How does the backup 'increment' task work

Discussion in 'Acronis True Image Product Line' started by viperjts10, Apr 27, 2009.

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  1. viperjts10

    viperjts10 Registered Member

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    I'm a little confused on how this backing up works. I did purchase acronis true image home a couple weeks ago, and I have been successfully backing up my main hard drive onto a separate internal hard drive, but I have a few questions..

    Every time a backup takes place, a new backup file is created and named (called "MyBackup1...MyBackup2...MyBackup3... etc..).

    Now I'm pretty sure all these backup files are just backing up CHANGES that had taken place since the last backup. So it did a first backup the very first time I ran the program, and now every time the task runs, it's just backing up any changes there were made.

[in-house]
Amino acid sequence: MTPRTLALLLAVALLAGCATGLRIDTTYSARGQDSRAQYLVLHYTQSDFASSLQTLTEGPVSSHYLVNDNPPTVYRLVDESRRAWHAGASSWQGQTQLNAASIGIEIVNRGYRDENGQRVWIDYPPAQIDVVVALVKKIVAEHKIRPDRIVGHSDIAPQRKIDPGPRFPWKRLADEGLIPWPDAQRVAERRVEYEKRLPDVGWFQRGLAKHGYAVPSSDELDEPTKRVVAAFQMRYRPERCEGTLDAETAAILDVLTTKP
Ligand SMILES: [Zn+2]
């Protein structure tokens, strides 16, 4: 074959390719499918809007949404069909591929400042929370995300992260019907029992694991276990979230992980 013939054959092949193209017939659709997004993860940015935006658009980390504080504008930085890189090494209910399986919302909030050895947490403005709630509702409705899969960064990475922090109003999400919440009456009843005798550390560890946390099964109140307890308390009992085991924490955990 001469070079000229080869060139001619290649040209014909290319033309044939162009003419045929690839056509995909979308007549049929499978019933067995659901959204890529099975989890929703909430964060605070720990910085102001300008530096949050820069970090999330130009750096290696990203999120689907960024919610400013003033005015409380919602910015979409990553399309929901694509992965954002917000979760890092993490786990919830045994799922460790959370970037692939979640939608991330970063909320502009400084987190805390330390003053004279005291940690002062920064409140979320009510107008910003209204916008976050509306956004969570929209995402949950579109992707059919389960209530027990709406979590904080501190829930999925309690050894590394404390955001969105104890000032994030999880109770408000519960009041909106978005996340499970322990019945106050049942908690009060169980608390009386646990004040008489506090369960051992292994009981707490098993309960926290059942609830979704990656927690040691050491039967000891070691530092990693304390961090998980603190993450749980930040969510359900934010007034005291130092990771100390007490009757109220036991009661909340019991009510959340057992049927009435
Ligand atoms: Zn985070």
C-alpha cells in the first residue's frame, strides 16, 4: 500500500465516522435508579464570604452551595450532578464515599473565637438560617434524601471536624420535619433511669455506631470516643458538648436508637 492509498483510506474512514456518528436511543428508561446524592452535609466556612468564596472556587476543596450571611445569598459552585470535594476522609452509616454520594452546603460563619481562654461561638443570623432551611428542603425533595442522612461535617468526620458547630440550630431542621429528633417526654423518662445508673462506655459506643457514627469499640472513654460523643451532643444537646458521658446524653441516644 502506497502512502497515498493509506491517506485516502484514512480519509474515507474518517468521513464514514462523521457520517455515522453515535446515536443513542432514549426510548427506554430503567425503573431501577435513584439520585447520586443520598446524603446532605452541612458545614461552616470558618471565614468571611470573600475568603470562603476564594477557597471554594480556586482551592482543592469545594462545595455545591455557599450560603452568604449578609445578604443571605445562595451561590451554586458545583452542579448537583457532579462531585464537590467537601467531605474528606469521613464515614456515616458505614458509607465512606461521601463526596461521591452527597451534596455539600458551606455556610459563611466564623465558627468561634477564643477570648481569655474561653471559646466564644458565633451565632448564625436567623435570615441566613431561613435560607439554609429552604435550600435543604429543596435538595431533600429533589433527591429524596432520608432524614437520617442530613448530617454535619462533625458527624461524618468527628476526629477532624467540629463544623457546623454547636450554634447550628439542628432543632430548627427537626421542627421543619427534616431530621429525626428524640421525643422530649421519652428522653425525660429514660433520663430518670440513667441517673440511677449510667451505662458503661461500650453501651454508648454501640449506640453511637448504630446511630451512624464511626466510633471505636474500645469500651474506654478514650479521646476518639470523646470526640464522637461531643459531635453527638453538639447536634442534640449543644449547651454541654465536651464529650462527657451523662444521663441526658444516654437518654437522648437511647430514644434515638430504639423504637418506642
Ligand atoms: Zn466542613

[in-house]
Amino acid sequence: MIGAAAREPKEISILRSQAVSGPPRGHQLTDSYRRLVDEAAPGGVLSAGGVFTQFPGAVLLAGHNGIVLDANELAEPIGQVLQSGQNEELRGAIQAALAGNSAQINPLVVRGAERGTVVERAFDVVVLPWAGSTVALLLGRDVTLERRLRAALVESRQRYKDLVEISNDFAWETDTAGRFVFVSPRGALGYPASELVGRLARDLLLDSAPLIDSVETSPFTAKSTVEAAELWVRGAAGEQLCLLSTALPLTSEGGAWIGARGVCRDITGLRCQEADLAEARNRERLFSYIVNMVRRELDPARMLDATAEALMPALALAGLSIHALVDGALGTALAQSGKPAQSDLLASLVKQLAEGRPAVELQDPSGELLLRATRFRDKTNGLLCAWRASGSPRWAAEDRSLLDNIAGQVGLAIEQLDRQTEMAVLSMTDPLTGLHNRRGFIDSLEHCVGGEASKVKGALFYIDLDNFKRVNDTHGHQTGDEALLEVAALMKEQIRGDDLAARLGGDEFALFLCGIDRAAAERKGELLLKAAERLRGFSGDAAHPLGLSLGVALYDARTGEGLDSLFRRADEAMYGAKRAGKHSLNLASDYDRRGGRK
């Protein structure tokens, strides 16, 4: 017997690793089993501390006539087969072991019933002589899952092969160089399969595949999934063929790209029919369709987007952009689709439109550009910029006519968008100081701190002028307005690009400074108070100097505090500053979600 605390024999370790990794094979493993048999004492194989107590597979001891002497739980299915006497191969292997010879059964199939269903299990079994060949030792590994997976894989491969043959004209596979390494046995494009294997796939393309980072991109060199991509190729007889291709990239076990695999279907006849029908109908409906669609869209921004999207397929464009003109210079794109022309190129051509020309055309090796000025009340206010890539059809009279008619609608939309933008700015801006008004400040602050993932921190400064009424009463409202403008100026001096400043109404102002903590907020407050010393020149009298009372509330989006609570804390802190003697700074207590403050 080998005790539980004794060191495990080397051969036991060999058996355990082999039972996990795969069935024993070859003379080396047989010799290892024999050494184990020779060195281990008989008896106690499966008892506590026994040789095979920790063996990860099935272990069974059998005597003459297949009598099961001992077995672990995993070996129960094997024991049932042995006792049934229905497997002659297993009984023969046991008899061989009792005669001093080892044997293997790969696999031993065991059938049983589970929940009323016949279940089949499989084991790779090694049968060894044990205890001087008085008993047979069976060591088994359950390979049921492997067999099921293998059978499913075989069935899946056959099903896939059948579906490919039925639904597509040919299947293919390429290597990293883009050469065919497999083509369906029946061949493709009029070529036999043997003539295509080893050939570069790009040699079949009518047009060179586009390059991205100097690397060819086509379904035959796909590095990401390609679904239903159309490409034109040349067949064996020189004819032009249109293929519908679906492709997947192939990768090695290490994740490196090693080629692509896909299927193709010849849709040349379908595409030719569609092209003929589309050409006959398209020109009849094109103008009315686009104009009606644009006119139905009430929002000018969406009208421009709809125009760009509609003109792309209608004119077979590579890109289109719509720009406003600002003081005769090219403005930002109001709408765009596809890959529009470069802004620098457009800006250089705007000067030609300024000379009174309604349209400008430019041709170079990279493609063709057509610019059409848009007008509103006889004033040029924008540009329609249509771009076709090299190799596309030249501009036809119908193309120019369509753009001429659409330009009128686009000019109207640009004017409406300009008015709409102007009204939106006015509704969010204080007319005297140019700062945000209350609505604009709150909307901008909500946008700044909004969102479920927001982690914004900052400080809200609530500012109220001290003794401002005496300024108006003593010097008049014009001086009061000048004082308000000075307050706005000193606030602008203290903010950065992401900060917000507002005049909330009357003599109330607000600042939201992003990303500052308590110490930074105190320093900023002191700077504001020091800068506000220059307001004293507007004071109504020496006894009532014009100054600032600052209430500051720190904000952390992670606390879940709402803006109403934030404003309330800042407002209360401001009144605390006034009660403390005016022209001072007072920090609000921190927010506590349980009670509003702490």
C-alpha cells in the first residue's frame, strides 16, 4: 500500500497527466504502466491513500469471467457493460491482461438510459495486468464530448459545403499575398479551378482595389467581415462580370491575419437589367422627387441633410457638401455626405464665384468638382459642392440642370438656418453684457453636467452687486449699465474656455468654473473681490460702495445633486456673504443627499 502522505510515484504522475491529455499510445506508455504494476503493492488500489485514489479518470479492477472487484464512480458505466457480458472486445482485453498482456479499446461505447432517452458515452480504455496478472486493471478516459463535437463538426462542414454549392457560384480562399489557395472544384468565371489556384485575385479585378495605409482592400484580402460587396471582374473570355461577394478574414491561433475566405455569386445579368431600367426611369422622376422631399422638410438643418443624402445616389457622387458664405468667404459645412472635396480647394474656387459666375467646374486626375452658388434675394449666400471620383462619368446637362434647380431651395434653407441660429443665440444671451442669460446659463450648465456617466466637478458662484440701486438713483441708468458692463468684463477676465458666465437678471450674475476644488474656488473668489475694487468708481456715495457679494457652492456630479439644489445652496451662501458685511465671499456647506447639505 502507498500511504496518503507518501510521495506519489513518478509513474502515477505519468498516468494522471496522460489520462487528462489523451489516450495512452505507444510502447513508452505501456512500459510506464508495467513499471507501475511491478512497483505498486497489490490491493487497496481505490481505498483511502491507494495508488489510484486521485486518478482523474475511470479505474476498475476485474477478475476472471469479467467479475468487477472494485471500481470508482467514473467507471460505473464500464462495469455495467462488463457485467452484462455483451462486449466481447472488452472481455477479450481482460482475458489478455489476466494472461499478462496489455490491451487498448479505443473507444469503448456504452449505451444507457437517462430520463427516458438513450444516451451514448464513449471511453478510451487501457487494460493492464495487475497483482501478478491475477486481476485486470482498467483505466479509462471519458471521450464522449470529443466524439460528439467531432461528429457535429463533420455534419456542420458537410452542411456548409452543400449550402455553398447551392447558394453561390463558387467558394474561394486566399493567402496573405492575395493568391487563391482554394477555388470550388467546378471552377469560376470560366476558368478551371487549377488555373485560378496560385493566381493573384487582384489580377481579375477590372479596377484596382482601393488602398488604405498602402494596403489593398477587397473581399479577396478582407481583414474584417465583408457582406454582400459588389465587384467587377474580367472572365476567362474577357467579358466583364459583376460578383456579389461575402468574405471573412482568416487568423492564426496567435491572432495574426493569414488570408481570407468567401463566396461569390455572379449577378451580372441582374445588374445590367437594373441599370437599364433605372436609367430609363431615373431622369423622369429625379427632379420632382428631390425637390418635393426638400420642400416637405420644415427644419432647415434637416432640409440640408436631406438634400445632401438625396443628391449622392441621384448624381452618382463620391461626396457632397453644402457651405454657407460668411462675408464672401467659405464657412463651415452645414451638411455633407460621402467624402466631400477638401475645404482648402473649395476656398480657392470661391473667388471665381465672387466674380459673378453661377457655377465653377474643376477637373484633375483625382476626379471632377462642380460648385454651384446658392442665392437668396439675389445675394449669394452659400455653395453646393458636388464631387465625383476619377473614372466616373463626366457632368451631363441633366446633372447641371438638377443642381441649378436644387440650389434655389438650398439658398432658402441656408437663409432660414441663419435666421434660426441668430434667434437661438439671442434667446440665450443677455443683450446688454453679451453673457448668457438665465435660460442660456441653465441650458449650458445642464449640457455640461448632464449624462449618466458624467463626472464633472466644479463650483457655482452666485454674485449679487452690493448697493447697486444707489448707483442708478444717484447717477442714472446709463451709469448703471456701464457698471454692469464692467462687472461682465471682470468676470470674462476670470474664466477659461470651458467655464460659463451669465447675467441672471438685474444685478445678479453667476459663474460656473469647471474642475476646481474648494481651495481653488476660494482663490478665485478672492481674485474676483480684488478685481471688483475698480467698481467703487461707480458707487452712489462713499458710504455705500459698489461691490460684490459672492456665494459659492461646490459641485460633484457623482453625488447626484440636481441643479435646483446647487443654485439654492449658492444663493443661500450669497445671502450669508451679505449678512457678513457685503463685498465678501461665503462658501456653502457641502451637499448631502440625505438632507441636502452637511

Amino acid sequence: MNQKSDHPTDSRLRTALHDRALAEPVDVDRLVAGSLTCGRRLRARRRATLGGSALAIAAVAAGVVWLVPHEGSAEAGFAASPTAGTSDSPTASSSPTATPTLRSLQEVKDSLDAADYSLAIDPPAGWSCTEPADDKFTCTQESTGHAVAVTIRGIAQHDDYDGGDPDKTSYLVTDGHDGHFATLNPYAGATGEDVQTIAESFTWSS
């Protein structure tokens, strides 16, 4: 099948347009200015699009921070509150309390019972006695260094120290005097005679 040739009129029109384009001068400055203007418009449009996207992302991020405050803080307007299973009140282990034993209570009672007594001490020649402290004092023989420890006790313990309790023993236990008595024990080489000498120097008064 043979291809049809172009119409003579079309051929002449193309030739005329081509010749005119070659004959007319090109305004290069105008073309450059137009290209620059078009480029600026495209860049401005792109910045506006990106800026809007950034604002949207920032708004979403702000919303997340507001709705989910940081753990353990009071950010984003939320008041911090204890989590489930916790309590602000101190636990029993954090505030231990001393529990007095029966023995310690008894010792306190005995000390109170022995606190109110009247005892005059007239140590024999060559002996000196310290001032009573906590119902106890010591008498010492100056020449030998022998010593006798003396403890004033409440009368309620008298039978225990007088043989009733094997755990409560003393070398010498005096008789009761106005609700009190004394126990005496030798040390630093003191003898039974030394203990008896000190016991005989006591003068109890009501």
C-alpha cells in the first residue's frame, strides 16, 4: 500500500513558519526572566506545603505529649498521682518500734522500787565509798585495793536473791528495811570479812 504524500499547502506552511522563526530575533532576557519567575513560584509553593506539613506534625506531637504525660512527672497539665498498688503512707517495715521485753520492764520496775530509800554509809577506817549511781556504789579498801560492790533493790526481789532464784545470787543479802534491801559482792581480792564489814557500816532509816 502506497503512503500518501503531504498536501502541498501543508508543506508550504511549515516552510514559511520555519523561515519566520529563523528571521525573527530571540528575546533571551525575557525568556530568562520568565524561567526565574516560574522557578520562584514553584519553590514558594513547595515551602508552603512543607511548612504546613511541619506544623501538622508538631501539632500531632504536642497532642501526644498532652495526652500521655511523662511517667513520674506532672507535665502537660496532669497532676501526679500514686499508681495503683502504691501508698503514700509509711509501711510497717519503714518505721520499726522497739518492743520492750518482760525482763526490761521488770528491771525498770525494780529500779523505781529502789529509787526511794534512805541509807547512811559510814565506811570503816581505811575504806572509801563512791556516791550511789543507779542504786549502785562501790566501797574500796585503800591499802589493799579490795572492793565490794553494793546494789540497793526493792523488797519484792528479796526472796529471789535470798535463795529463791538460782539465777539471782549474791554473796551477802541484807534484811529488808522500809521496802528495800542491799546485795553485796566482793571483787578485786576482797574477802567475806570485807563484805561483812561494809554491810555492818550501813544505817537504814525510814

How would I view my backups as a whole. For example, let's say I wanted to restore all my files, but I have all these "MyBackup#" each with different files, then is there a place to see all my files in one place?

    Does the backup have to create a new file every time it runs? My secondary hard drive will likely fill up over time, and I don't want to run out of space. I just want a single backup file which overwrites every time I backup my files, and this way I only need to go to a single place to find my files. Am I missing something or how do I do this?
     
  2. oracledba

    oracledba Registered Member

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    Lets assume the full is about 30 gig and each of the daily incrementals are about 1 gig.
    you could tell by date on the ".tib" file when each was created.

    From your perspective, it does NOT matter which of the ".tib" files you open
    the behavior from acronis is always the same and that behavior is:

    You get to see ALL the files that existed on that date, and how they existed on that date.